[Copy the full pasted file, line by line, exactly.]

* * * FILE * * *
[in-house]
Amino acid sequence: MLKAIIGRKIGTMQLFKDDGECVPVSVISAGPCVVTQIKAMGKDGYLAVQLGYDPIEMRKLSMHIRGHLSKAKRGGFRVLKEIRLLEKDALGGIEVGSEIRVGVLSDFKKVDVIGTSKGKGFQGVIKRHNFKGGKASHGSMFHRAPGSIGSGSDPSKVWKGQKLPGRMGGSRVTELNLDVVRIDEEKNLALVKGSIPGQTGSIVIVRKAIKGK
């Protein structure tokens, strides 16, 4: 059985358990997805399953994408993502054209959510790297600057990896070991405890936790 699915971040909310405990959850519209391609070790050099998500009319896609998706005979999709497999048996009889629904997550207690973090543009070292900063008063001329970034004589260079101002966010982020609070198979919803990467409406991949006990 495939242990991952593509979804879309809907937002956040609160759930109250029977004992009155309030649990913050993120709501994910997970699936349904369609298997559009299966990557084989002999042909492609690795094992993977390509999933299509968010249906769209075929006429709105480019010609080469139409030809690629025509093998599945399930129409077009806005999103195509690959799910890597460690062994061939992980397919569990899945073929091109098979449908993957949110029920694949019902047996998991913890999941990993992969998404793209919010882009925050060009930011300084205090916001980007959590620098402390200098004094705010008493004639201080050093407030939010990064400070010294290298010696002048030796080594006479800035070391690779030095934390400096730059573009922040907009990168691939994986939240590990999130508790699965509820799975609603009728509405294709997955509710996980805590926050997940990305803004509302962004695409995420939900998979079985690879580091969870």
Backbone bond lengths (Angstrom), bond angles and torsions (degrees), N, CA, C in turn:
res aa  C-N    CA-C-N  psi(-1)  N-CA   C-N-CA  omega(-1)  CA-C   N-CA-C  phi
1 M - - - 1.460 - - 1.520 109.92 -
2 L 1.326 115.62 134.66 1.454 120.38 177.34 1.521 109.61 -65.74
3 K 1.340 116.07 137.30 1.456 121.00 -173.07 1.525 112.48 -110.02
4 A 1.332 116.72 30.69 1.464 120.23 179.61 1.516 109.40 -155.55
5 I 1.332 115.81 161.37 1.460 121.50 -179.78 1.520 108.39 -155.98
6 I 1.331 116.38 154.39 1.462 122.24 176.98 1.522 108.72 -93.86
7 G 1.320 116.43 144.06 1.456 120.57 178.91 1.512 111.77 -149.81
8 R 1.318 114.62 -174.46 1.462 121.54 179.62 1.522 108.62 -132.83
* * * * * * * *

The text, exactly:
[in-house]
Amino acid sequence: MLKAIIGRKIGTMQLFKDDGECVPVSVISAGPCVVTQIKAMGKDGYLAVQLGYDPIEMRKLSMHIRGHLSKAKRGGFRVLKEIRLLEKDALGGIEVGSEIRVGVLSDFKKVDVIGTSKGKGFQGVIKRHNFKGGKASHGSMFHRAPGSIGSGSDPSKVWKGQKLPGRMGGSRVTELNLDVVRIDEEKNLALVKGSIPGQTGSIVIVRKAIKGK
């Protein structure tokens, strides 16, 4: 059985358990997805399953994408993502054209959510790297600057990896070991405890936790 699915971040909310405990959850519209391609070790050099998500009319896609998706005979999709497999048996009889629904997550207690973090543009070292900063008063001329970034004589260079101002966010982020609070198979919803990467409406991949006990 495939242990991952593509979804879309809907937002956040609160759930109250029977004992009155309030649990913050993120709501994910997970699936349904369609298997559009299966990557084989002999042909492609690795094992993977390509999933299509968010249906769209075929006429709105480019010609080469139409030809690629025509093998599945399930129409077009806005999103195509690959799910890597460690062994061939992980397919569990899945073929091109098979449908993957949110029920694949019902047996998991913890999941990993992969998404793209919010882009925050060009930011300084205090916001980007959590620098402390200098004094705010008493004639201080050093407030939010990064400070010294290298010696002048030796080594006479800035070391690779030095934390400096730059573009922040907009990168691939994986939240590990999130508790699965509820799975609603009728509405294709997955509710996980805590926050997940990305803004509302962004695409995420939900998979079985690879580091969870």
Backbone bond lengths (Angstrom), bond angles and torsions (degrees), N, CA, C in turn:
res aa  C-N    CA-C-N  psi(-1)  N-CA   C-N-CA  omega(-1)  CA-C   N-CA-C  phi
1 M - - - 1.460 - - 1.520 109.92 -
2 L 1.326 115.62 134.66 1.454 120.38 177.34 1.521 109.61 -65.74
3 K 1.340 116.07 137.30 1.456 121.00 -173.07 1.525 112.48 -110.02
4 A 1.332 116.72 30.69 1.464 120.23 179.61 1.516 109.40 -155.55
5 I 1.332 115.81 161.37 1.460 121.50 -179.78 1.520 108.39 -155.98
6 I 1.331 116.38 154.39 1.462 122.24 176.98 1.522 108.72 -93.86
7 G 1.320 116.43 144.06 1.456 120.57 178.91 1.512 111.77 -149.81
8 R 1.318 114.62 -174.46 1.462 121.54 179.62 1.522 108.62 -132.83